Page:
Information is needed on the nature of the breeding system of the target species. Information on the levels of outcrossing in the crop species, the amount of geneflow between populations or species, inter and intraspecific classification of identifiable genotypes, geographical distribution and ecological amplitude etc. We do not know much about the reproductive biology and mating systems in bamboo. The extraordinary and apparently unpredictable flowering behaviour of the majority of species of bamboo makes it impossible to design systematic collecting or breeding programmes (Lawrence 1995). Some are known to flower regularly but are usually sterile as the glumes do not contain any seeds. The bamboo species that flower and produce seeds appear to be cross-pollinating which are morphologically highly variable. It can be assumed, therefore, that natural bamboo stands consist of a large number of different genotypes and that for those species with wide geographic distribution, different populations contain different arrays of genotypes (Lawrence 1995), presenting a sampling problem. Even though, given this complex mating system, making generalizations based on the available data is difficult, most bamboo species may be treated as cross-pollinating and sampling based on this can be determined. In addition, although flowering of the majority of bamboo species is unpredictable, it might be possible to collect sexual progeny (of those species that flower and produce fertile seeds) from flowering stands either directly, as open pollinated seed (a population sample), or indirectly, as seedlings that arise around the flowering clumps. It may be wise, if immediate evaluation of the material is planned, to keep material from different clumps as distinct samples (Lawrence 1995). Clumps should be chosen at random as should be the seed or seedlings collected from them.
Information on past collecting
A given area might have been explored or even sampled in the past. Any information such as description of regions and sites sampled, observations on the variation in the field/habitat, recommendations for further collecting, observations on rate and causes of genetic erosion, characterization and evaluation data, distribution of genetic variation within and between populations form results of analyses of collections, the useful genetic diversity identified and used in crop development programmes etc., can guide the development of a strategy. Bamboos have been collected in the past mainly for taxonomic purposes. Information on such collecting can provide us with details on distribution which can be used for developing the strategy.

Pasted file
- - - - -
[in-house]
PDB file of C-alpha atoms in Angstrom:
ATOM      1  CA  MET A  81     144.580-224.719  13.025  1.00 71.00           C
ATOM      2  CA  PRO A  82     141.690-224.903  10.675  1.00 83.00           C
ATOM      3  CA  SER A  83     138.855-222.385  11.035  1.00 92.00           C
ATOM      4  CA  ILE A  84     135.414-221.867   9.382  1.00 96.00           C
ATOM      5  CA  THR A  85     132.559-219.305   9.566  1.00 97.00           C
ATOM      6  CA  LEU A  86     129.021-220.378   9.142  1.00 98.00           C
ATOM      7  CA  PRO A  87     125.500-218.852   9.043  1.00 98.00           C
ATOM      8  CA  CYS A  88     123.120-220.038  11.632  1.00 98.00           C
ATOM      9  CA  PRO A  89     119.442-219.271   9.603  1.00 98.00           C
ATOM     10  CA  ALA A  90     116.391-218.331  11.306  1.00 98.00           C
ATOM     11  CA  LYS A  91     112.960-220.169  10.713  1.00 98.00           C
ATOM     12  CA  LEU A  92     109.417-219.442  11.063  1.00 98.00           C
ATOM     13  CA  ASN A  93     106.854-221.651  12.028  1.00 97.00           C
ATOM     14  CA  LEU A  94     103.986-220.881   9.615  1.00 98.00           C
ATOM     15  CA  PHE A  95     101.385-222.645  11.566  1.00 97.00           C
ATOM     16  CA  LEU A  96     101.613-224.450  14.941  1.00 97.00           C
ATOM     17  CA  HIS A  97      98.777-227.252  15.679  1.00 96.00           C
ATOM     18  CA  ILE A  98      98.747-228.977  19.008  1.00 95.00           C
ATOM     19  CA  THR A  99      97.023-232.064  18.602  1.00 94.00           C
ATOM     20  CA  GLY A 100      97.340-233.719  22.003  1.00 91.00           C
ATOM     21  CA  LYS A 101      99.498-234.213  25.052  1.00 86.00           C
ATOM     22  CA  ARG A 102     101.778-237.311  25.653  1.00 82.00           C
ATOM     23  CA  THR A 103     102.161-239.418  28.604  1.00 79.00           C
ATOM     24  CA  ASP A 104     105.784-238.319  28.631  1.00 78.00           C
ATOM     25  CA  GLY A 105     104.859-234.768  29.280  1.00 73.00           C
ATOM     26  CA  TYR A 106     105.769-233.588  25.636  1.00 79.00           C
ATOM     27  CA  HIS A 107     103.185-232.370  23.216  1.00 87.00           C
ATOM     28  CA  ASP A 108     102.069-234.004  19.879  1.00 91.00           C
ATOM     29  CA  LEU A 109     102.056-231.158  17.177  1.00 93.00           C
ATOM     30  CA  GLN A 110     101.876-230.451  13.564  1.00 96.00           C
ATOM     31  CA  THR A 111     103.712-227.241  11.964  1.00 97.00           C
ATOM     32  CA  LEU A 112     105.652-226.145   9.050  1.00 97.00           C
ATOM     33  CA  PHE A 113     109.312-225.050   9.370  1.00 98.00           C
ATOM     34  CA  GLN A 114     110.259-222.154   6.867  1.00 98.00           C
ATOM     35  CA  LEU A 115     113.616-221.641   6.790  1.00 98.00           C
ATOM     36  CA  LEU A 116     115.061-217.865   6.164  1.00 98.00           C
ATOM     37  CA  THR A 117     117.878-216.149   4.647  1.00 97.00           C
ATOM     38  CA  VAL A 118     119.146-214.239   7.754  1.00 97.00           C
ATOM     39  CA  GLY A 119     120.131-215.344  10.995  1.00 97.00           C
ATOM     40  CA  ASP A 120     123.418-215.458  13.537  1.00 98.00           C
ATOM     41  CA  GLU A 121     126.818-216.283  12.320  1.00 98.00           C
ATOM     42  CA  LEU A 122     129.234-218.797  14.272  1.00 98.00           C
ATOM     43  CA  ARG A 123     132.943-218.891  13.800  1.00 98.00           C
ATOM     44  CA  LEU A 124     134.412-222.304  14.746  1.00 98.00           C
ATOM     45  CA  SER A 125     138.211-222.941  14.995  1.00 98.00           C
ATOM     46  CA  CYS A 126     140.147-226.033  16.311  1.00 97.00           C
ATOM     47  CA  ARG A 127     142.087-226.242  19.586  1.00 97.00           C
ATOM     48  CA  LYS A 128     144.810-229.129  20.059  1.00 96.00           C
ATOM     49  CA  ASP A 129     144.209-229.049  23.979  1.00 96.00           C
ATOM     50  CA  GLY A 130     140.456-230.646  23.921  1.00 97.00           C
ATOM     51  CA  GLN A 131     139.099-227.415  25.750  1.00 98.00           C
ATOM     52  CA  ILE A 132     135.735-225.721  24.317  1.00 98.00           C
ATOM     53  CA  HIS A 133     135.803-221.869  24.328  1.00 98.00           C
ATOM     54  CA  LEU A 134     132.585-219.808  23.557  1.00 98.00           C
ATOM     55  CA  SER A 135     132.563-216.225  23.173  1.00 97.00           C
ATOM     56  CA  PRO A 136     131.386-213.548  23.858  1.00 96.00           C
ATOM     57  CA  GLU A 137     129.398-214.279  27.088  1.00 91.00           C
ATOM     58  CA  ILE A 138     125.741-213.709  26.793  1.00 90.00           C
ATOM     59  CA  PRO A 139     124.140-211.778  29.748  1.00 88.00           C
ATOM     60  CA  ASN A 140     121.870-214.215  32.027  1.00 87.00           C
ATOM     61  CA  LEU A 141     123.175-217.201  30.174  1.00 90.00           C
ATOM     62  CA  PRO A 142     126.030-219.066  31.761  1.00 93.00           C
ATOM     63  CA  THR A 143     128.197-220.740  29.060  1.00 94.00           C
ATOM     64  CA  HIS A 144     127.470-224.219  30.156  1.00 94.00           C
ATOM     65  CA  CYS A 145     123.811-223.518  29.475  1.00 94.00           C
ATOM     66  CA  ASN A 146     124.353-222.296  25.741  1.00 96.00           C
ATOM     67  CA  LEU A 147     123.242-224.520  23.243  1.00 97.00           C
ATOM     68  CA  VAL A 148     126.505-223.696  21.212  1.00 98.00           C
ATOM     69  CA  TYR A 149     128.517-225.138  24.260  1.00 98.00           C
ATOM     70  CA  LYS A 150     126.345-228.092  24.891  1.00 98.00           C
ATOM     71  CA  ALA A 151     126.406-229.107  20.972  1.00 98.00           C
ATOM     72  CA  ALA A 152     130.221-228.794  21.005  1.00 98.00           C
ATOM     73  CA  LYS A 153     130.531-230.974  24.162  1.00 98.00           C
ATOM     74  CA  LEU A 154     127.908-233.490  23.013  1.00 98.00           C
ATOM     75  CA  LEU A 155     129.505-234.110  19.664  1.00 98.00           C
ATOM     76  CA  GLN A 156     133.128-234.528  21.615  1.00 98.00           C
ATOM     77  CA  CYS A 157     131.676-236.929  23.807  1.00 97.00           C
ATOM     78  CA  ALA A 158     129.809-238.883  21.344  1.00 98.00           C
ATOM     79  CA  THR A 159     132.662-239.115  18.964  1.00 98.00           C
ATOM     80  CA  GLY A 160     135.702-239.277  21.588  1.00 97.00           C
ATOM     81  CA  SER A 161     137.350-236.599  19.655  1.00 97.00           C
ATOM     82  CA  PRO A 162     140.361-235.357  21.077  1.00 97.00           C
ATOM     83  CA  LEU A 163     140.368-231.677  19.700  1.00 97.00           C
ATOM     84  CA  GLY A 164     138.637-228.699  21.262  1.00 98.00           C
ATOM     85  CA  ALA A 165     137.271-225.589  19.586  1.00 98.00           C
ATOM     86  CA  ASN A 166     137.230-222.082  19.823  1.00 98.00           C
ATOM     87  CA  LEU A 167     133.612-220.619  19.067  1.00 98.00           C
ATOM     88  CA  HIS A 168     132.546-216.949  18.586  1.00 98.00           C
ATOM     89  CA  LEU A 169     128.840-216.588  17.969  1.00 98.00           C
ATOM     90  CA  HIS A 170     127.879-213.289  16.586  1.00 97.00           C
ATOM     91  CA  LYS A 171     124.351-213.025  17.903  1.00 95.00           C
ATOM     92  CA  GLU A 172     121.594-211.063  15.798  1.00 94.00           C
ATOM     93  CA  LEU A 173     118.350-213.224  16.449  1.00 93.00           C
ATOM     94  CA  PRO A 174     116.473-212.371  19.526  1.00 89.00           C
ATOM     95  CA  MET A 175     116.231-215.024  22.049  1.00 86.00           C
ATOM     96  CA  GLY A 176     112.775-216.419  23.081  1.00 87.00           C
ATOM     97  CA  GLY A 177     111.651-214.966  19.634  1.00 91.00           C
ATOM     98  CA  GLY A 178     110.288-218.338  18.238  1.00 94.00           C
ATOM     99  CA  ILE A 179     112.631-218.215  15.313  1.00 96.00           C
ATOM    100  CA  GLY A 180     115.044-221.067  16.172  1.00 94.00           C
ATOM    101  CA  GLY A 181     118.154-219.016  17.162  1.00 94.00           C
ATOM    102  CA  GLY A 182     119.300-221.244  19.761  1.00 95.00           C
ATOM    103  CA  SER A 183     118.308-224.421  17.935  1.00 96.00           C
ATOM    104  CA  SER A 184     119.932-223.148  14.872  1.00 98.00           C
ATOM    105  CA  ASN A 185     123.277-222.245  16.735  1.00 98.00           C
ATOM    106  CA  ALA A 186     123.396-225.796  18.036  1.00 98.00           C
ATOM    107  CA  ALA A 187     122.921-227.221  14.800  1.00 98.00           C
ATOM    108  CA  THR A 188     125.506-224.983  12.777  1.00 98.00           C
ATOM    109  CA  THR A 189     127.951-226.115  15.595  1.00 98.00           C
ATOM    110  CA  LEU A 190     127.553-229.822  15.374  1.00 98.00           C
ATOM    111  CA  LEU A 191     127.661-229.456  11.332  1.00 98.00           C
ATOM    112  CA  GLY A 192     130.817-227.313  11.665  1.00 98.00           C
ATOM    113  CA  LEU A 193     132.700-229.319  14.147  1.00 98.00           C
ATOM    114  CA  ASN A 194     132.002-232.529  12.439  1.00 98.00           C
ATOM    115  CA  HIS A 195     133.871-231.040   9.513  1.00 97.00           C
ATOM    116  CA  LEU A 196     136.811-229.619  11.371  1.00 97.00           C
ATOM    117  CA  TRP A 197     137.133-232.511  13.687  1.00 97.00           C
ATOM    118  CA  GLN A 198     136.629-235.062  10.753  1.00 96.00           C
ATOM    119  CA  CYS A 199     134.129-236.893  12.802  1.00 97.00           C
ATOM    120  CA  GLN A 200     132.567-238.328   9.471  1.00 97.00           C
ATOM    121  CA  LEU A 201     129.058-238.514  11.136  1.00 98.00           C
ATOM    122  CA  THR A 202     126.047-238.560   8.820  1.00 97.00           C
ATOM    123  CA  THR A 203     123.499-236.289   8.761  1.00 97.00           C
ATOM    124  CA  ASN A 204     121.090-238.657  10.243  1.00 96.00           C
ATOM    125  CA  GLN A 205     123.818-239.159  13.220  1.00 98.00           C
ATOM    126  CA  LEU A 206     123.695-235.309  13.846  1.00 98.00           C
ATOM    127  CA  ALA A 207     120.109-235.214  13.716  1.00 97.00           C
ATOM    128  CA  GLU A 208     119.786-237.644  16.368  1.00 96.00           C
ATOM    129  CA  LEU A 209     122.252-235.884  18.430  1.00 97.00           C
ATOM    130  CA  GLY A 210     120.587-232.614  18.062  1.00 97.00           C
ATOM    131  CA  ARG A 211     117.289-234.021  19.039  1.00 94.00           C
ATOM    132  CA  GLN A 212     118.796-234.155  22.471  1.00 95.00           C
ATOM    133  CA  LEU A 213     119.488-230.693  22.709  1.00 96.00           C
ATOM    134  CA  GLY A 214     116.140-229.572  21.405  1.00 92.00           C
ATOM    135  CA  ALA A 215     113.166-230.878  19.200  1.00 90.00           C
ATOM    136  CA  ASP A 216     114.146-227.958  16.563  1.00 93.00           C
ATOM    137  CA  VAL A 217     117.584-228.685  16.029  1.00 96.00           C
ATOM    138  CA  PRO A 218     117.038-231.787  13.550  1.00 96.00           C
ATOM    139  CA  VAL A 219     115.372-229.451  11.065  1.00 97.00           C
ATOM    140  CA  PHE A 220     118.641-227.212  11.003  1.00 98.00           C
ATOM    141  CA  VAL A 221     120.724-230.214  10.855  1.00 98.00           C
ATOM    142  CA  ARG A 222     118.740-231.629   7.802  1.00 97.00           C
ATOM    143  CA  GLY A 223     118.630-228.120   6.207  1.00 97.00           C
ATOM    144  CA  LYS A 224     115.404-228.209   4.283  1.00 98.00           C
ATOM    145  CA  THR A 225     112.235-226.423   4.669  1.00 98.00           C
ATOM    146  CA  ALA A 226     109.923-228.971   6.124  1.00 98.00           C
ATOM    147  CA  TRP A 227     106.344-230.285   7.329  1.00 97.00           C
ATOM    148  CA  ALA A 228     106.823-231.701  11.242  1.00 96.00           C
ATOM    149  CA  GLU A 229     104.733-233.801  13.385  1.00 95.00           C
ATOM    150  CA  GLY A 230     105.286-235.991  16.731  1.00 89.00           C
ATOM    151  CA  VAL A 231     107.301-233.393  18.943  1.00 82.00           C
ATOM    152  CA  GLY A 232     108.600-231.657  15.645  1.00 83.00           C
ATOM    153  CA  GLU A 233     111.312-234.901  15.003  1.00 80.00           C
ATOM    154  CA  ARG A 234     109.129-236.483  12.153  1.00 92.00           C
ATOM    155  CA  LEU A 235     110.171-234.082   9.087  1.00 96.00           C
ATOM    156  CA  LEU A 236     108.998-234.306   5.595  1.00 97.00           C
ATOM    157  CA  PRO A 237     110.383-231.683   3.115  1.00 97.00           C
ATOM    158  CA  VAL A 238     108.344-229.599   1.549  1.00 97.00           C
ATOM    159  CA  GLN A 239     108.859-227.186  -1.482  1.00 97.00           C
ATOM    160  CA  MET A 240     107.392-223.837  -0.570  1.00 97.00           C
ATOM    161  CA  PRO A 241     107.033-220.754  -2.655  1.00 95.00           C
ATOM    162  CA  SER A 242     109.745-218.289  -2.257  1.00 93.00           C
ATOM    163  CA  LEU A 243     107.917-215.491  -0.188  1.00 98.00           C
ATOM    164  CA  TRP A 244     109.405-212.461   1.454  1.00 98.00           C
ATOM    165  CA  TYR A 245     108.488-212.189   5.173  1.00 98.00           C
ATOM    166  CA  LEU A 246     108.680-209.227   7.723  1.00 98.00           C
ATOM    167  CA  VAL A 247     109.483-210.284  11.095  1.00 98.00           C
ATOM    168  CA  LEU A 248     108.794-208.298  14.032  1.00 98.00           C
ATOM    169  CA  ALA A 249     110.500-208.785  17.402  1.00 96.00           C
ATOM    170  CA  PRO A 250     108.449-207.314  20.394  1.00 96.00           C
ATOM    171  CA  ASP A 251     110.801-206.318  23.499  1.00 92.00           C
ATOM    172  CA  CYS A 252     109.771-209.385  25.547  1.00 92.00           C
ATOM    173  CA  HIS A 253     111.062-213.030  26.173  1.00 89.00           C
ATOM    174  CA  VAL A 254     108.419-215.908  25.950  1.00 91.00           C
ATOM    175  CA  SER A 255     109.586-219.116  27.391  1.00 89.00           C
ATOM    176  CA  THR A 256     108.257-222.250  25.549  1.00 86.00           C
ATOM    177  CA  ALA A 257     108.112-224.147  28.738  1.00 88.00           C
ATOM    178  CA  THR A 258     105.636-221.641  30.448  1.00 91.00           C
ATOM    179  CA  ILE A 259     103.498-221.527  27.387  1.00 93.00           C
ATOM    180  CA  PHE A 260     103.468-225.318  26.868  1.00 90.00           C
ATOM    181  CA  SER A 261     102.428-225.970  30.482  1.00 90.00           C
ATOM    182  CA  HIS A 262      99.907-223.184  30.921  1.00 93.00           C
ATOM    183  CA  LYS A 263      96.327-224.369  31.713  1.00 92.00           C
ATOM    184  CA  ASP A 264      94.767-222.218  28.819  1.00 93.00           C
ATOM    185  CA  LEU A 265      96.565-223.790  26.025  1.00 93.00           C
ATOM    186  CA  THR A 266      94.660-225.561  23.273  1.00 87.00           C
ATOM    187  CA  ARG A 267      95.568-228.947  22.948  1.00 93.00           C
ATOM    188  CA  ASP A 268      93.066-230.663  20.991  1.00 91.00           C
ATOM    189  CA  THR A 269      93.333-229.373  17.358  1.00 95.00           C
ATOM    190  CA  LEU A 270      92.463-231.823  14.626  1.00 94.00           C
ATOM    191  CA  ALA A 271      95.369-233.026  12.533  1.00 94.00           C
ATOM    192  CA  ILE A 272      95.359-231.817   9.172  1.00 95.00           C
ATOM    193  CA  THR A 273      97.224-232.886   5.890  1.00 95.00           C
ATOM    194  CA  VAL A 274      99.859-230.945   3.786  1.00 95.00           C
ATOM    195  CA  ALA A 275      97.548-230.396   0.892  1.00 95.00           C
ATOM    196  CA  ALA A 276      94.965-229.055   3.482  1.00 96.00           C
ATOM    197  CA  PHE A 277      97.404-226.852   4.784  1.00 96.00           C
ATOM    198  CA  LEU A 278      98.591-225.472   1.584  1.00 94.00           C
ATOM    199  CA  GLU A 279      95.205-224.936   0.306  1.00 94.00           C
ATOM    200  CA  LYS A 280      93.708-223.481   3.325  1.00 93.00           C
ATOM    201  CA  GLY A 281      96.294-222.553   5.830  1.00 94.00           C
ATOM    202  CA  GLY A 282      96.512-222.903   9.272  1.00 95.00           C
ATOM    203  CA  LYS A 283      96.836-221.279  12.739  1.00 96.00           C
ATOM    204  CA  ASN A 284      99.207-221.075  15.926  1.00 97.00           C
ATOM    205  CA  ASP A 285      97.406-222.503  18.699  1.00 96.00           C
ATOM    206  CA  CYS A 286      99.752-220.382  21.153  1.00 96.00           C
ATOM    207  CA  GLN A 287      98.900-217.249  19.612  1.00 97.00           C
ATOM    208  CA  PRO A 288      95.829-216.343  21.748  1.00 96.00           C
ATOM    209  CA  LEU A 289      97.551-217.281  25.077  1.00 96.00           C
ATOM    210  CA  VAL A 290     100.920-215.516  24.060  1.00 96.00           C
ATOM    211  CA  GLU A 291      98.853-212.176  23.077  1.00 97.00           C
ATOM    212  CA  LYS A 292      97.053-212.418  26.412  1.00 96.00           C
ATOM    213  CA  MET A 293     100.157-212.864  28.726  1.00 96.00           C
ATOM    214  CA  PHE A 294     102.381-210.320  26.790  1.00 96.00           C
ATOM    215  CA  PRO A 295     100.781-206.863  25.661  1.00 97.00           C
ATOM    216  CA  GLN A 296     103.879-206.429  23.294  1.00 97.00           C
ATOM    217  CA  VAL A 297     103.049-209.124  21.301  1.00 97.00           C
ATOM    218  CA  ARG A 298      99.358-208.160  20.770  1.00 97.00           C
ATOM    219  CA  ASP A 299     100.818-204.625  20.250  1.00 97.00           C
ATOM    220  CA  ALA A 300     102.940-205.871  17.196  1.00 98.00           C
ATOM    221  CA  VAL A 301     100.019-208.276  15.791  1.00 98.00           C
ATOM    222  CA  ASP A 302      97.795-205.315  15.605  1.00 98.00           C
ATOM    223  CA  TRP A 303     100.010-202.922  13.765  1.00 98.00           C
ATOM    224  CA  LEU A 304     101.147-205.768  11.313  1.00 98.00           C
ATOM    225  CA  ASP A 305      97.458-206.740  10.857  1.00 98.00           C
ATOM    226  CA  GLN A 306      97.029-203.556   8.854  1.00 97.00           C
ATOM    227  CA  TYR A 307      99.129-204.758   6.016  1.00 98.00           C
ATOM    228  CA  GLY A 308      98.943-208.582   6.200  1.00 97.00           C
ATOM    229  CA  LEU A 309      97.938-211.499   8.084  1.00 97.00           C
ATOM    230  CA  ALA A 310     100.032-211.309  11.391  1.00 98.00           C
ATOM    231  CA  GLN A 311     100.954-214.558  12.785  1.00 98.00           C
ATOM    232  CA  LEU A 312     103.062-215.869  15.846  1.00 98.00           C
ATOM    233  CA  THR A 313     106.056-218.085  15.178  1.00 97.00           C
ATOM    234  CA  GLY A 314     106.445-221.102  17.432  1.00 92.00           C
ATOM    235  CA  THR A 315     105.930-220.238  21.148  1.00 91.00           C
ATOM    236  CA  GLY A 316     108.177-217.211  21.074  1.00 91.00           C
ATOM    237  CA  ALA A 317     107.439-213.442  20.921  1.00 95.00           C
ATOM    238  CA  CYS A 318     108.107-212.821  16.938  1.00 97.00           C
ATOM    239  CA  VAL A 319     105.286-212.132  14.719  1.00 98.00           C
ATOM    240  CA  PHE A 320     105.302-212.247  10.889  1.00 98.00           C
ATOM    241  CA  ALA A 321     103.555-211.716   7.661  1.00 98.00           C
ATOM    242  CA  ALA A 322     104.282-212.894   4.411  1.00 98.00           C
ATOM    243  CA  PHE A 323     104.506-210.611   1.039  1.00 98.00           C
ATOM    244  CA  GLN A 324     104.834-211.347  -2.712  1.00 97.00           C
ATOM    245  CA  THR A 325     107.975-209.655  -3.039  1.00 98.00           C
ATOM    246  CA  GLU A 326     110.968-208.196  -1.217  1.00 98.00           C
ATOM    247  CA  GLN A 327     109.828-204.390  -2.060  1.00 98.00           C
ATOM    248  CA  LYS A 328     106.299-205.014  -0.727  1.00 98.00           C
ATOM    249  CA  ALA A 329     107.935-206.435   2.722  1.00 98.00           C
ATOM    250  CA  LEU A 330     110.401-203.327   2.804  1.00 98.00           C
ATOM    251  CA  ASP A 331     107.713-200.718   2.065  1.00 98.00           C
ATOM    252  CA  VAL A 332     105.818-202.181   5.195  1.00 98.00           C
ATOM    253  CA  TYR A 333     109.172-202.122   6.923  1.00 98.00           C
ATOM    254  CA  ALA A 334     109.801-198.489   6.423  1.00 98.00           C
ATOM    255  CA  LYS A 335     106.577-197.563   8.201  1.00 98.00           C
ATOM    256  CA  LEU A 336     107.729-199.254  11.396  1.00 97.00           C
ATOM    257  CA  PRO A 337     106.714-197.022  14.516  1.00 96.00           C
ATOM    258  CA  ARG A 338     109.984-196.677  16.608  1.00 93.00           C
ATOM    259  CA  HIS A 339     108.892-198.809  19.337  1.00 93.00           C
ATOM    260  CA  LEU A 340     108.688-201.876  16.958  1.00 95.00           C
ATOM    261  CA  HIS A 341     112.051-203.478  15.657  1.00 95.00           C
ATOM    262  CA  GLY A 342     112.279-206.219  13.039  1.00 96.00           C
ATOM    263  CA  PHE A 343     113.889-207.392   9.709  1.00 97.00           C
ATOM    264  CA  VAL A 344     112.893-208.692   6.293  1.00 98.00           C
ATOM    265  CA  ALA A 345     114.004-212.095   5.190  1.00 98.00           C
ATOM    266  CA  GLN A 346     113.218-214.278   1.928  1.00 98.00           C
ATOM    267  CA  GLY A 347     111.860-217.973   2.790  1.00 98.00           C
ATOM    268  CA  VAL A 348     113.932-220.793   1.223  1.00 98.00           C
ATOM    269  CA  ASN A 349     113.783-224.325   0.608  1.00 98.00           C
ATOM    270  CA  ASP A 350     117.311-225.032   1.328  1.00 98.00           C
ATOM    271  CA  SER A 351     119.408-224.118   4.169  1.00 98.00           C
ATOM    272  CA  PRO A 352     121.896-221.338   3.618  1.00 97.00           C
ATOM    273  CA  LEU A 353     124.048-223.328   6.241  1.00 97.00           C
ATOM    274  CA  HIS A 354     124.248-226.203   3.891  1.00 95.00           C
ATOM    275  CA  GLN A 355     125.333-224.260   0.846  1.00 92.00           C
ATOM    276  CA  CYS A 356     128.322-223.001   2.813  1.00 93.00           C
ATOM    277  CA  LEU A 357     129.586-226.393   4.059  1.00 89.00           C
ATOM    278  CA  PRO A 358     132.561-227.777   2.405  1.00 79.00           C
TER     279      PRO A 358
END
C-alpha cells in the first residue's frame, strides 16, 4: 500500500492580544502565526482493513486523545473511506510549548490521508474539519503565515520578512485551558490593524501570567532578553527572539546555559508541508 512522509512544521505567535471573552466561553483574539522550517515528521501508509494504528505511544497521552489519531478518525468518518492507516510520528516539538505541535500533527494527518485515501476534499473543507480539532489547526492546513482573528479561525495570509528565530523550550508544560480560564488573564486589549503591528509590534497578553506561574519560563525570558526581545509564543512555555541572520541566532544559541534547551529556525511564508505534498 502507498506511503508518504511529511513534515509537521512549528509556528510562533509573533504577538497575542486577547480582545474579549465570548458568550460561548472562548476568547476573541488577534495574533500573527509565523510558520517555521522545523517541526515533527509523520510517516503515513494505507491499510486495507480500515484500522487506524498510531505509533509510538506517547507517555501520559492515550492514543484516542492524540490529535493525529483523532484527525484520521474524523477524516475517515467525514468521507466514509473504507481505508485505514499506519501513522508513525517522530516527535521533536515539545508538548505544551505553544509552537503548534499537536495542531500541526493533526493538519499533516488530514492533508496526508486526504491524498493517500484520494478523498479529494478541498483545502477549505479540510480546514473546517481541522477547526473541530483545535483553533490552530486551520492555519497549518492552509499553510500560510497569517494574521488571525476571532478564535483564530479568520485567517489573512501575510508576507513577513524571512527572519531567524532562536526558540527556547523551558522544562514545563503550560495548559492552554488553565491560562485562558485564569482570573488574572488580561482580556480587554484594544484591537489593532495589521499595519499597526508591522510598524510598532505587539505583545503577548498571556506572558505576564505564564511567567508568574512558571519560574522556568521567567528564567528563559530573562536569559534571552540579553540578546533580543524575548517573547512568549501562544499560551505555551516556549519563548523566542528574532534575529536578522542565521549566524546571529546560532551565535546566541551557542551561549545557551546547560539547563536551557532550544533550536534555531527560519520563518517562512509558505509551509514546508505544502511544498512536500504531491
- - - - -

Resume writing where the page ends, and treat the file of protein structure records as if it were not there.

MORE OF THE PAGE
Ecogeographic information such as vegetation and soil maps, herbaria records (label data) etc., can provide a full picture on species distribution range and on its environmental heterogeneity. For bamboo, developing distribution maps superimposed over ecogeographic information is in its initial stages and needs to be further strengthened. This kind of information is essential because the relative adaptability of the species or their varieties to a given set of edaphic and environmental conditions need to be well determined if they were to be conserved or used in reforestation programmes and plantations (Rao and Ramanatha Rao 1995).
In recent years, the changes in landuse pattern have been dramatic. Hence, collectors need to access the latest land use information which can provide clues to genetic erosion and potentials for in situ conservation (L. Guarino, 1998, personal communication). Accessing this type of information can help the collector to prioritise the sites for collecting.